cover image Midnight in Cairo: The Divas of Egypt’s Roaring ’20s

Midnight in Cairo: The Divas of Egypt’s Roaring ’20s

Raphael Cormack. Norton, $28.95 (368p) ISBN 978-0-393-54113-7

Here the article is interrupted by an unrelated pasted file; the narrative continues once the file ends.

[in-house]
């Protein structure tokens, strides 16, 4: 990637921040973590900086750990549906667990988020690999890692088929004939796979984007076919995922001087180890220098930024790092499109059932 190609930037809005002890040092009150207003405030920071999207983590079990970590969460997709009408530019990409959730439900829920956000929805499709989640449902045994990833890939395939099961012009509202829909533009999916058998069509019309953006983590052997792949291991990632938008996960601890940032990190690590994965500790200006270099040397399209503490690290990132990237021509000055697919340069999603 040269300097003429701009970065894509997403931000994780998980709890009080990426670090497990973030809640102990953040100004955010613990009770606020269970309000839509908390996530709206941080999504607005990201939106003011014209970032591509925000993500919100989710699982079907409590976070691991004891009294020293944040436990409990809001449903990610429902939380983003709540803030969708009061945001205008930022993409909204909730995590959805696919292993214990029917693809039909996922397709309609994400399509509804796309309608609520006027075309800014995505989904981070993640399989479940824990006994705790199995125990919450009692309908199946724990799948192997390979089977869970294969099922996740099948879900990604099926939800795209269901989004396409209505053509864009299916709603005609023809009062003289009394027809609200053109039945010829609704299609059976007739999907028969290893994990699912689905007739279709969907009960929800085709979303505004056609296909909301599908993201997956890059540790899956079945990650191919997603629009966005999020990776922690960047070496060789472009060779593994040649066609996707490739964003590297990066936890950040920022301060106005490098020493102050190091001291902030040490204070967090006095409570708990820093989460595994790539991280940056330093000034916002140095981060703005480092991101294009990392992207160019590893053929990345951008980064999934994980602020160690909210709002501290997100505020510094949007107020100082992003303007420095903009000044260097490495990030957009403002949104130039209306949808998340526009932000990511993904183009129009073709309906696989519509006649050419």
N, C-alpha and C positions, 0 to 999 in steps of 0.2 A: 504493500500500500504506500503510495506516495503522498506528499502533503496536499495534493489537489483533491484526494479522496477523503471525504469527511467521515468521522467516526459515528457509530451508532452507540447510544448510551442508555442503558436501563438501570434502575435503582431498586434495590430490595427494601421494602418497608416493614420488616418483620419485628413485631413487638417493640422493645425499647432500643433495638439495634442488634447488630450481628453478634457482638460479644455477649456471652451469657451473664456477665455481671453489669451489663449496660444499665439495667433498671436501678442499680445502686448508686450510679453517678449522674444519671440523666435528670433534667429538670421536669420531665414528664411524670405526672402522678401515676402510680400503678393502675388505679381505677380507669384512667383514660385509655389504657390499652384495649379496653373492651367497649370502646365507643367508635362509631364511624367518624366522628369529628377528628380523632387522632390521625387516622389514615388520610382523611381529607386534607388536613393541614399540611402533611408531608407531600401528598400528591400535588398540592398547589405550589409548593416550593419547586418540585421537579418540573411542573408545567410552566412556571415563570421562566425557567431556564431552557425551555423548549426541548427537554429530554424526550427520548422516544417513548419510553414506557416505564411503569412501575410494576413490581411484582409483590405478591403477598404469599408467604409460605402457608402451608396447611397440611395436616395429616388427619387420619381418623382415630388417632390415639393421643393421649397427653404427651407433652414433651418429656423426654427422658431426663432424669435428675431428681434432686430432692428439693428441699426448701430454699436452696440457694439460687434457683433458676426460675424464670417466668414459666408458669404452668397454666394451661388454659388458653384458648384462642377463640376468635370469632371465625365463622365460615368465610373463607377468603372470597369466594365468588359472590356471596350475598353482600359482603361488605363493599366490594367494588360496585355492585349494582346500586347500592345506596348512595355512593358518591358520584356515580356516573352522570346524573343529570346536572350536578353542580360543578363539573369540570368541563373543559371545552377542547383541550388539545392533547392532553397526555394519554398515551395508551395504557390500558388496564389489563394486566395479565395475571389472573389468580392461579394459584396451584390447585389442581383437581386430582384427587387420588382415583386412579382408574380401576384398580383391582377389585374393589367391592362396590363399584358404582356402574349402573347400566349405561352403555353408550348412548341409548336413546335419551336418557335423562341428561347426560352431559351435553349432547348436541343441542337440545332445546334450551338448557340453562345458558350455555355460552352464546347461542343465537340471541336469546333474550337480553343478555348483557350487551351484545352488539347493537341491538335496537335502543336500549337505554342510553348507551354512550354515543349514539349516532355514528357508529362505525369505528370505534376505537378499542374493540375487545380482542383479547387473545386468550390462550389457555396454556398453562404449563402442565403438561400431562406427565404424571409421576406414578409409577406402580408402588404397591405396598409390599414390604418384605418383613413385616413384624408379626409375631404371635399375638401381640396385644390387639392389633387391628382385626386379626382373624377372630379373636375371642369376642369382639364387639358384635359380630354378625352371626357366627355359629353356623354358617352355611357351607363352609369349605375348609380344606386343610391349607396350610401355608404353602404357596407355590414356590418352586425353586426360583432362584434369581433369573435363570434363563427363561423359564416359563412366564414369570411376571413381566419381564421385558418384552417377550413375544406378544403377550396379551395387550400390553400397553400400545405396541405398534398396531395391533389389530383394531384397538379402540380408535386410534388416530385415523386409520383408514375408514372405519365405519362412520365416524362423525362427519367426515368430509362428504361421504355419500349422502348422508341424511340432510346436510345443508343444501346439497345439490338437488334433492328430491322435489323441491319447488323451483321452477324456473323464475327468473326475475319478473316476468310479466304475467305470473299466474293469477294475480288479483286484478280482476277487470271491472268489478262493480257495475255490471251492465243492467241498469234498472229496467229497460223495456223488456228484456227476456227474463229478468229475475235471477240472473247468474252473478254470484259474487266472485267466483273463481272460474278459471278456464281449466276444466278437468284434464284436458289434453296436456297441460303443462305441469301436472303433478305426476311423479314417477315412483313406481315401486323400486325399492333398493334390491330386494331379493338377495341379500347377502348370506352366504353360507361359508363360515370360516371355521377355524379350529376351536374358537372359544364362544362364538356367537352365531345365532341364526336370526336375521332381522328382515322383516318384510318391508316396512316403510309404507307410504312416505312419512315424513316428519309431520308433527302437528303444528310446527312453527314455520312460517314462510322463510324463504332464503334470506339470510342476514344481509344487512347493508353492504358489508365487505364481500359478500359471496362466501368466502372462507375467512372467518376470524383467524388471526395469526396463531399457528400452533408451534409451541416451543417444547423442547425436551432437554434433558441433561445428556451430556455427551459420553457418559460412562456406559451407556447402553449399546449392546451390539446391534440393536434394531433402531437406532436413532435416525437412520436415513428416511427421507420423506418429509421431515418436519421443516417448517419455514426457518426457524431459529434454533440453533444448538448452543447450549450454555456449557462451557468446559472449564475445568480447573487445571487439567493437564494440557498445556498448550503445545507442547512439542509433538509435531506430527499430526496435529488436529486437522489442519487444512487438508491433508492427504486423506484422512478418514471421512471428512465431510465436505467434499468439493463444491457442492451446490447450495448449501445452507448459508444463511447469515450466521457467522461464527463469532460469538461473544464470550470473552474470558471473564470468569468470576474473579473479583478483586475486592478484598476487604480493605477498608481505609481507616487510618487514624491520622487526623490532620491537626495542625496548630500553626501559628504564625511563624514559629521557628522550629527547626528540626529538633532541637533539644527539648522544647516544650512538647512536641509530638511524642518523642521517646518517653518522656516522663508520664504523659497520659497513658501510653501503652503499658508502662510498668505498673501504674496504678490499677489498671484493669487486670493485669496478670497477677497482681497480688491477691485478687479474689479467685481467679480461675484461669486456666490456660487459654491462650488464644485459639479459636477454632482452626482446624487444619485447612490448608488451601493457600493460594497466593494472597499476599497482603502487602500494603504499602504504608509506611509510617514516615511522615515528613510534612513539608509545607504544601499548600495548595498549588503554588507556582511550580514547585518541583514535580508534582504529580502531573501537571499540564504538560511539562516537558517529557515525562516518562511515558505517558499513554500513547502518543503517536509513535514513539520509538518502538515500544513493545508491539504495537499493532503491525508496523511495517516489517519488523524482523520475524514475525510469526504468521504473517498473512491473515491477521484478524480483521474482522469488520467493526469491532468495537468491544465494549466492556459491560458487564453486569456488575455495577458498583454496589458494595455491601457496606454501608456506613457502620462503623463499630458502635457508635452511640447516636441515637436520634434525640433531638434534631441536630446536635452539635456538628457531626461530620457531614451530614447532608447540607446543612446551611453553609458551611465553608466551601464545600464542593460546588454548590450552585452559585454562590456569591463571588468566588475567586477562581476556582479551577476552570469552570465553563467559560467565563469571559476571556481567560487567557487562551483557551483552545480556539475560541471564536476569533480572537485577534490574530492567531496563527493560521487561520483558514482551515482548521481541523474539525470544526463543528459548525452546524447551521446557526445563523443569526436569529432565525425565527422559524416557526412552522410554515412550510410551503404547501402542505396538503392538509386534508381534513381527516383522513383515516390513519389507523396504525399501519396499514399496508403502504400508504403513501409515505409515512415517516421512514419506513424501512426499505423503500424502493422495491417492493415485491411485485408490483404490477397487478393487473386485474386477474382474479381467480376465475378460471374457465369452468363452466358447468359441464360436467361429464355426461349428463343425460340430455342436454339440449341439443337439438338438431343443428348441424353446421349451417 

Egyptian theater scholar Cormack (coeditor, The Book of Khartoum) debuts with a lively history of early-20th-century Cairo focused on the music hall singers, dancers, and actors who became Egypt’s first modern celebrities. Chronicling the rise and fall of the city’s nightlife district, Ezbekiyya, from the late 19th century through its “golden age” in the 1920s and ’30s and decline after the 1952 Egyptian revolution, Cormack profiles seven women who “demand[ed] to be heard as they asserted their wishes, claimed their rights, and made space for themselves.” Oum Kalthoum grew up singing religious songs in her father’s band and became, according to Cormack, “the most popular icon in the history of Arabic music.” Her rival, singer-actor Mounira al-Mahdiyya, was the first Egyptian woman to lead a theatrical troupe. Frustrated by gossipy theater journalists, comedic actor Rose al-Youssef founded a magazine (and named it after herself) where performers could go “to give their side of the story.” Cormack portrays the colorful lives of these women within the context of the era’s political and cultural upheavals, including Arab nationalism and the emergence of an Egyptian feminist movement. This sparkling account casts the history of the Egyptian capital in a new light. (Mar.)